Many studies have shown that 12 weeks of the prescription medications varenicline (Chantix) and bupropion (Zyban, Aplenzin, Wellbutrin XL) are effective and safe in patients who want to quit smoking. A recent, large, high-quality study helped alleviate concerns about varenicline and psychiatric or cardiovascular side effects; the FDA removed that black box warning in December of 2016. Although one 2017 study [insert link or add to references?] suggests a risk, the methods have been called into question. Smokers are at significantly increased risk for CV events as it is, and it is difficult to correct for this using the methods this most recent study used. Dr. Rigotti emphasizes that varenicline “is our most effective agent and no riskier than any other agent, even in patients with psychiatric issues. This message needs to get out to patients and doctors.”
She explains that NRT can be used with either varenicline or bupropion. One other medication worth mentioning is nortriptyline, an older antidepressant that is also used for chronic pain. It is modestly effective, but is associated with side effects such as dry mouth, constipation, and weight gain. As with any medication, doctors and patients need to consider medical history, current medications, and personal preferences.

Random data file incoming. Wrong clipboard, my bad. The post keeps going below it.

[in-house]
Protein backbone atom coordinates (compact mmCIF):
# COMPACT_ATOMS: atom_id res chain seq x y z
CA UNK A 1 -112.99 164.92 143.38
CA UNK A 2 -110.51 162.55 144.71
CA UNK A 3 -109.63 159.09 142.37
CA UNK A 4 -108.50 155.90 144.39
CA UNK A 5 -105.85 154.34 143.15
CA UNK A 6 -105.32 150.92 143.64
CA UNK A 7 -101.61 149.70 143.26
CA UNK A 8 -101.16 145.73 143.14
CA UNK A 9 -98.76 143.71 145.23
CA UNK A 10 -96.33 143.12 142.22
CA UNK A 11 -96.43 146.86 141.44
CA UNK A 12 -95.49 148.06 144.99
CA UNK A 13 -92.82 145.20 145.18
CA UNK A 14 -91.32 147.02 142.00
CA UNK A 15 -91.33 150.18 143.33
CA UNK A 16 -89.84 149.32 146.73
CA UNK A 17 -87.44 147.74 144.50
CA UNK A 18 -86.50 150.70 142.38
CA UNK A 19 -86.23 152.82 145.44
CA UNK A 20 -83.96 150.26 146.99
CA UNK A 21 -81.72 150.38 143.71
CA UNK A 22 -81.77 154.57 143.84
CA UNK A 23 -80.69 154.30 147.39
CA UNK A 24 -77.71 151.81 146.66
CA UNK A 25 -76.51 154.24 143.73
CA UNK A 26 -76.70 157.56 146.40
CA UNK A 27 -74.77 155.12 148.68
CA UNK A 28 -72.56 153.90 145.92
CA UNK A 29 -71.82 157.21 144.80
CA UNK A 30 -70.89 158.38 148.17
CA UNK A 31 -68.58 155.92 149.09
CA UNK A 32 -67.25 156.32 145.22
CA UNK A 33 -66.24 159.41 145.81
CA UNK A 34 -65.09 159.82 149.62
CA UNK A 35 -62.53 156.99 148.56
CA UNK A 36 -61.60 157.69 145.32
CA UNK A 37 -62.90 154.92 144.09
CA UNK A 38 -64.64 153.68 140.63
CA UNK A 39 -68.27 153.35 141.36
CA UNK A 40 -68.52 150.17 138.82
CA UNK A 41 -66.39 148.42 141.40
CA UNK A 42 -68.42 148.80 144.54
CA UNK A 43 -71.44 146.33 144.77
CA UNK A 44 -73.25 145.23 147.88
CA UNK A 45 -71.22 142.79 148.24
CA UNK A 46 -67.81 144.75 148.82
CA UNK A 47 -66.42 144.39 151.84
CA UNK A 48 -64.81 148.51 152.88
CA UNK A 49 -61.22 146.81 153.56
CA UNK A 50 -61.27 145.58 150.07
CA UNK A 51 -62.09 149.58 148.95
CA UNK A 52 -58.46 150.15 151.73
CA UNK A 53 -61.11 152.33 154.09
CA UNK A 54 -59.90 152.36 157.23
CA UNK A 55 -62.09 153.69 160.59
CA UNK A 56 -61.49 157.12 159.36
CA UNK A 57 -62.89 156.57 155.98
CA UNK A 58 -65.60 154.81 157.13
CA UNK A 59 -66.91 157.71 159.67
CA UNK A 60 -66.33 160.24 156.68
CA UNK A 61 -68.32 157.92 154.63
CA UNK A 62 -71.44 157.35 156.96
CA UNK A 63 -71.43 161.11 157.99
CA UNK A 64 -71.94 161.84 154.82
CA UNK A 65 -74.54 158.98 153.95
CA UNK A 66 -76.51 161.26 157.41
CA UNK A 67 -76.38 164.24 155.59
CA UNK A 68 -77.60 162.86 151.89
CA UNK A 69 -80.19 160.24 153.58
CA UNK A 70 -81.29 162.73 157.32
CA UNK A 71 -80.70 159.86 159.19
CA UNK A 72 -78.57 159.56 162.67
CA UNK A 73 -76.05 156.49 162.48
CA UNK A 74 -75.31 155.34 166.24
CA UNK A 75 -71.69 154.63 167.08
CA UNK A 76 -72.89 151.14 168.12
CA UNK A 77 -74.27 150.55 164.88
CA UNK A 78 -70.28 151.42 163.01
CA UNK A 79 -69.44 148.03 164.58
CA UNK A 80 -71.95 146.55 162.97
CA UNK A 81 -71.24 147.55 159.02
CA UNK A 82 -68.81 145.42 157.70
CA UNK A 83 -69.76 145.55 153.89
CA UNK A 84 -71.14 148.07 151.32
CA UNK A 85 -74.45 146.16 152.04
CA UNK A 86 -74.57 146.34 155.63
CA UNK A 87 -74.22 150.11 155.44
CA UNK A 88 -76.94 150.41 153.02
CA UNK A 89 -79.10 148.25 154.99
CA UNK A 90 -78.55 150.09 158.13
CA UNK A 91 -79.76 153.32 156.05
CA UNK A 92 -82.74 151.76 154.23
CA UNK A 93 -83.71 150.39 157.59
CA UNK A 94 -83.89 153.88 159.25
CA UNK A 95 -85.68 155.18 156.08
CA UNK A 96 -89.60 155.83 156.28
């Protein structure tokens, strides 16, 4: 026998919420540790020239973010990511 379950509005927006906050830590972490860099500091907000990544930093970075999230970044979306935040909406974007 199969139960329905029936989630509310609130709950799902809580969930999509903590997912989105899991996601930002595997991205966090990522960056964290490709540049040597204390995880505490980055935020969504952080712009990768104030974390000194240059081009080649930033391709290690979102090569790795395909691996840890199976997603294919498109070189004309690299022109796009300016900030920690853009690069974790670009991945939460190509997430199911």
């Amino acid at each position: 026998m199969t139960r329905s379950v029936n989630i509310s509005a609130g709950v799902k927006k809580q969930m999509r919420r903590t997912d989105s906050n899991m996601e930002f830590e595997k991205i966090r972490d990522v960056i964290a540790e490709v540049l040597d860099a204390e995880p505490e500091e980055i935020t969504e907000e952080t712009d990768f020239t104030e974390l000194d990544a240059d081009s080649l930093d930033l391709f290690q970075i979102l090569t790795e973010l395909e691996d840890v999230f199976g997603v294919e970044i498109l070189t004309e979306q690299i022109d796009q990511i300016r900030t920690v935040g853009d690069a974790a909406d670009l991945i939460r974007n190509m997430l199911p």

To increase your chances of success, Dr. Rigotti suggests taking the medication for at least one week before you even try to quit. In fact, for people who want to quit but are not ready to set a quit date, varenicline or NRT can help them smoke less, and can actually improve their chances of quitting successfully. “Encouraging smokers who are not ready to quit to try meds anyway is a new idea with increasing data,” she points out.